DENNIS BUECKERT, CP
OTTAWA -- Ontario is striking back at the creeping privatization of health care by preparing to buy out seven private clinics and bring them into the public sector, CP has learned. Secret talks could lead to the province taking over existing for-profit MRI and CT clinics throughout Ontario in a move that may foreshadow the federal government's plans to save medicare.
The Ontario government has been under unrelenting pressure since it re-introduced health premiums in its last budget.
An angry Conservative critic, Frank Klees, said the first millions produced by the health premiums will go to paying for the buyouts, which he said are driven purely by ideology.
He accused Ontario of making the move to position itself for coming federal-provincial negotiations on health care -- talks in which Ontario is expected to be the federal Liberals' biggest supporter.
Prime Minister Paul Martin has asked provincial premiers to come to a first ministers' conference on medicare in September. Martin has promised to pump $9 billion into a system that is groaning under the strain of an aging population.
Private clinics have popped up in several provinces, offering quicker diagnostic care for those willing to pay hundreds of dollars to jump the queue in the public system.
Ontario's clinics were set up under the previous Conservative government and have five-year contracts worth a total of $4.6 million a year, according to documents.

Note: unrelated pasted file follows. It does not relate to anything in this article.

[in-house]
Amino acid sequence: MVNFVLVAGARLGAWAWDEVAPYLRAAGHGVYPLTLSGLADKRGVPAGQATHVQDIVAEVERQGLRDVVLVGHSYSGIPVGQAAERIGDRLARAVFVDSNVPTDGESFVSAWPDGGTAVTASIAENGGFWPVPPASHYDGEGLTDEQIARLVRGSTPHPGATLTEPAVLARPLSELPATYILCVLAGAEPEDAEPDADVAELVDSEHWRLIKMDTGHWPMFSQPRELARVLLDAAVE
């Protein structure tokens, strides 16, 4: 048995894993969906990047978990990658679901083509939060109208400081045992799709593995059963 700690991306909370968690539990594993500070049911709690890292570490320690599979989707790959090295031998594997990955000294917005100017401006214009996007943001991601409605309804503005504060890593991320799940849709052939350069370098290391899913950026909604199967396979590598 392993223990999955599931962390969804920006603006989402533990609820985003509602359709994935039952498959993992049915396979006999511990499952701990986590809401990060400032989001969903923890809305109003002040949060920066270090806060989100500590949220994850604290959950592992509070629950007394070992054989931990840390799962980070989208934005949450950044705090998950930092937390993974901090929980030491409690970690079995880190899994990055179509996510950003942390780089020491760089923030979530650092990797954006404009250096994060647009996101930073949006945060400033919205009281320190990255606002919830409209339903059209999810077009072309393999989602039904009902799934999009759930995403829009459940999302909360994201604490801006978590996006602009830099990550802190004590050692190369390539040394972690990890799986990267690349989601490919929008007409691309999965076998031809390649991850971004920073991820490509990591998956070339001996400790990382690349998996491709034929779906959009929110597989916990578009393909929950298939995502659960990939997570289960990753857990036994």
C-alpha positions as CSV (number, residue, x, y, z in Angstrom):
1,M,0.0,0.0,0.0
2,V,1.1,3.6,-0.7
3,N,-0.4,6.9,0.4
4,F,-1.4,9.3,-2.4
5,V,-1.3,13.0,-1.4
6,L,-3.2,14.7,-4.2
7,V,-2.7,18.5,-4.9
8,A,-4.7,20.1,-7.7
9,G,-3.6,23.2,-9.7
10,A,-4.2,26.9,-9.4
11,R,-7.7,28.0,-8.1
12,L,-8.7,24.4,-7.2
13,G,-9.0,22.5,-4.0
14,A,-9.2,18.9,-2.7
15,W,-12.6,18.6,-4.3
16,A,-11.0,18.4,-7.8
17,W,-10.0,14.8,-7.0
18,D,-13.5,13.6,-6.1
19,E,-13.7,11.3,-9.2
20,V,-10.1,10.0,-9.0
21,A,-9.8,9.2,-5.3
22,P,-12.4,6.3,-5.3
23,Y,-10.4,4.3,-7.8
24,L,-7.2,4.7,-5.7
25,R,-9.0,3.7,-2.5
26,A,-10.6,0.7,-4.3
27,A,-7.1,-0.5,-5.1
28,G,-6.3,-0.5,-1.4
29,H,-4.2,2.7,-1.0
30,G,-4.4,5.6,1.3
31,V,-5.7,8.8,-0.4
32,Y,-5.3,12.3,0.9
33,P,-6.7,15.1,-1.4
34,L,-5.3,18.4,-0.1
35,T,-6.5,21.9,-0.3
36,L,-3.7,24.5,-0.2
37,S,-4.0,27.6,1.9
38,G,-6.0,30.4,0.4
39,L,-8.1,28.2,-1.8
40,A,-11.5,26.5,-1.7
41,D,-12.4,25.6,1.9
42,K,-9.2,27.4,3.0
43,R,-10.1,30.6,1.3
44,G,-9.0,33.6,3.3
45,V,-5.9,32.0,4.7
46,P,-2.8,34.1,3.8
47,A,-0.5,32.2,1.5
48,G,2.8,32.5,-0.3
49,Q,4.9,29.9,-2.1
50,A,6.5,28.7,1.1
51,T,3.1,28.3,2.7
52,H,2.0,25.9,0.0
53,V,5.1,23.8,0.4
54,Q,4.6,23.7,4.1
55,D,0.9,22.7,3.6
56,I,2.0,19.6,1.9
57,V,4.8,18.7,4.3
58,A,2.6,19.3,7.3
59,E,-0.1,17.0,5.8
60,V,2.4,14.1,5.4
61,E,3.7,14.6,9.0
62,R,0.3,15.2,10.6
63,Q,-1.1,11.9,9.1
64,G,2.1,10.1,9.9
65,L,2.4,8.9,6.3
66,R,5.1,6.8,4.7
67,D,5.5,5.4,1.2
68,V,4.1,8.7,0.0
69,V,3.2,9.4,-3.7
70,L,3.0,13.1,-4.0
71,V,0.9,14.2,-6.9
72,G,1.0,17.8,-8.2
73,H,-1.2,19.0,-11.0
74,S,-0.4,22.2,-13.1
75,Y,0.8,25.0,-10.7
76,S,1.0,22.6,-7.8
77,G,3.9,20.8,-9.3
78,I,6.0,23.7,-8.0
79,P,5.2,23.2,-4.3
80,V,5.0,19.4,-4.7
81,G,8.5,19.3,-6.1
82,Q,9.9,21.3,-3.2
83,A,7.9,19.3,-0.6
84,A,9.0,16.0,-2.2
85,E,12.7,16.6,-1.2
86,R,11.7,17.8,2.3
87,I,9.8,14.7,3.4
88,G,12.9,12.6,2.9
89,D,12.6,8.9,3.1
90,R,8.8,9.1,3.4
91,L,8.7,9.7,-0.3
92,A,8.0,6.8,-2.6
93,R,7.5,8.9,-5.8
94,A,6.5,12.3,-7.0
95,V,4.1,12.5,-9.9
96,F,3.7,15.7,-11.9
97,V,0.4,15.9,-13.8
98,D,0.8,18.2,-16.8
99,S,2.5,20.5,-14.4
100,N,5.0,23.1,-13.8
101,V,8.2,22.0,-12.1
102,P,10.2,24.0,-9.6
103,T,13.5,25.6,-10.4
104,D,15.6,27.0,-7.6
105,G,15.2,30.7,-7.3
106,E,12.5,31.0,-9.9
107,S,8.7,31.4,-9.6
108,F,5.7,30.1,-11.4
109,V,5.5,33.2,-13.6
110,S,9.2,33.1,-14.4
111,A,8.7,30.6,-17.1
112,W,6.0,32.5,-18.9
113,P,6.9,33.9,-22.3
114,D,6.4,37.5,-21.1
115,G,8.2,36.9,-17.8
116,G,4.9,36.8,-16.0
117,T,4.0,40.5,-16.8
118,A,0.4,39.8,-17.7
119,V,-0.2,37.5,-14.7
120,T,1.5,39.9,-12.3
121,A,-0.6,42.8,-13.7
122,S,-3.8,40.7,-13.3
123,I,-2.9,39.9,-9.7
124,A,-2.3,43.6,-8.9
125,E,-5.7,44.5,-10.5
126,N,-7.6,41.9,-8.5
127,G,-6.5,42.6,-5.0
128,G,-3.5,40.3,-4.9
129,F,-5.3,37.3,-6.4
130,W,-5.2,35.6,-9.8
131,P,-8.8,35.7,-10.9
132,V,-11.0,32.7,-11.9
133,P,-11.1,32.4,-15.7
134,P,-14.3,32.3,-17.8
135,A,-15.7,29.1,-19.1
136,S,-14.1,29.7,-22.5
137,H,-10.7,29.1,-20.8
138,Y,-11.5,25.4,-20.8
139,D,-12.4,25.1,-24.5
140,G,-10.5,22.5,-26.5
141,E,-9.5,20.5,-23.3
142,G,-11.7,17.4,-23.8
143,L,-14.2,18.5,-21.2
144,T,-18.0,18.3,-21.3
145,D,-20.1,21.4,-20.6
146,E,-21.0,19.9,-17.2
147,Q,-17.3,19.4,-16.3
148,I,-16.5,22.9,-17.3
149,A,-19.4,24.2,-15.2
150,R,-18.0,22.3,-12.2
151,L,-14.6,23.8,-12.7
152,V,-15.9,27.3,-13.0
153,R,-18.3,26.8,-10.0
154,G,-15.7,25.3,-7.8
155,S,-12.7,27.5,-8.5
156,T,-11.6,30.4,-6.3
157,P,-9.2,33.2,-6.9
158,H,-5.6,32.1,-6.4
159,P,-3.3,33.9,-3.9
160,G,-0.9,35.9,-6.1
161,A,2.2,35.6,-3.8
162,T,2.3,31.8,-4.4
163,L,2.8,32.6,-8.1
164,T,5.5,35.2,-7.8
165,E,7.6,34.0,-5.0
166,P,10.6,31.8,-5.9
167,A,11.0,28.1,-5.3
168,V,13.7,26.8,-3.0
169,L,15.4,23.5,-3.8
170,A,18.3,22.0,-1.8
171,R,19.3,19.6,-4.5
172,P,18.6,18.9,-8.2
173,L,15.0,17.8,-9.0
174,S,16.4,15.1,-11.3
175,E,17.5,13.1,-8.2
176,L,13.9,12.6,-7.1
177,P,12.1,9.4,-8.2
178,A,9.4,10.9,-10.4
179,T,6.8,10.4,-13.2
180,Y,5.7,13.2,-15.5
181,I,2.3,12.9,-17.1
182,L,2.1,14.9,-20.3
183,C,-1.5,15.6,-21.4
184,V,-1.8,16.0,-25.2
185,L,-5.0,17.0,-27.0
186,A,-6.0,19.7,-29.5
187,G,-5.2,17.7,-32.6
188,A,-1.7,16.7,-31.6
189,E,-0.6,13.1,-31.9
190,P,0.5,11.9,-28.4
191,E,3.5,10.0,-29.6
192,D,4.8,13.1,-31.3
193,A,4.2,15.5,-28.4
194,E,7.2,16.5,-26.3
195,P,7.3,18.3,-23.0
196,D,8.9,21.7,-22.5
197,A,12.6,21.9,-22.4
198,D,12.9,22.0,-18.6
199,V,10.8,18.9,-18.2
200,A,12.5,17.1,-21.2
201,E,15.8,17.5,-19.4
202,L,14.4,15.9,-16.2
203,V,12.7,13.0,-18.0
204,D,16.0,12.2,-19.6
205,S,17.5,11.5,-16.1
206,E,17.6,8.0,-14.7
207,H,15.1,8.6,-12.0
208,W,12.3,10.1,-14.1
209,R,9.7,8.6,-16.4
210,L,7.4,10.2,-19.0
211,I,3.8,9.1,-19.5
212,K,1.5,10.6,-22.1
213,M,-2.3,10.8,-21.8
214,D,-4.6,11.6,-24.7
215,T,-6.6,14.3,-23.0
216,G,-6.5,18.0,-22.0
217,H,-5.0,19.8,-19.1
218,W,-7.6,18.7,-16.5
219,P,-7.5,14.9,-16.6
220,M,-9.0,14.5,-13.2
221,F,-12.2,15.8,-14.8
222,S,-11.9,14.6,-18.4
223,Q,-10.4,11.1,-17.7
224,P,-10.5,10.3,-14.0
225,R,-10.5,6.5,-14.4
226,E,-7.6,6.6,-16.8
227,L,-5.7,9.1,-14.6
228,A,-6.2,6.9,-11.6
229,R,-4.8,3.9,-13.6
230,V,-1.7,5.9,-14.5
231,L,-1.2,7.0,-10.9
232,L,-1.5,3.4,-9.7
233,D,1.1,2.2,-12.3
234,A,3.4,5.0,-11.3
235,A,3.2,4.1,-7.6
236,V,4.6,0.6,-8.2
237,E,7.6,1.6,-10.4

Clinics at Kingston, Thunder Bay, Kitchener and Richmond Hill are to be transferred to new non-profit entities, while the government proposes to purchase clinics from Diagnosticare/CML at Ajax, Huntsville and Mississauga.
Three out of four clinic operators -- Superior Imaging Inc., Kingston MRI Inc. and KMH Cardiology Centres Inc. -- have made proposals to the government for conversion of the facilities to non-profit entitites, the documents say.
A fourth operator, DC Diagnosticare Inc., is a publicly traded corporation and has offered to sell its assets to the government. Ontario has made an initial offer of $14 million for that facility.
A spokesperson for Premier Dalton McGuinty confirmed negotiations are under way.
"We are committed to delivering on our platform commitment to bring MRI clinics back to the public realm and the Ministry of Health is working hard to make this a reality," said the spokesperson.
You can be sure taxes will rise in Ontario, while the level of care in these clinics - along with those already publically owned - will drop
"It's consistent with our values of accessible and universal health care."
Klees said the move is a slap in the face of every Ontario voter.
"When Ontarians see that new health tax deducted from their cheque they should know that they're paying for this sham. It's clearly dogma-driven and does nothing to add one service to anyone in this province.
"What I see here is a political play leading up to the meeting that Dalton McGuinty and other premiers are going to have with the prime minister. This is all about positioning for that meeting."
All of the clinics were created under the Ontario Independent Health Facilities Act under former premier Ernie Eves.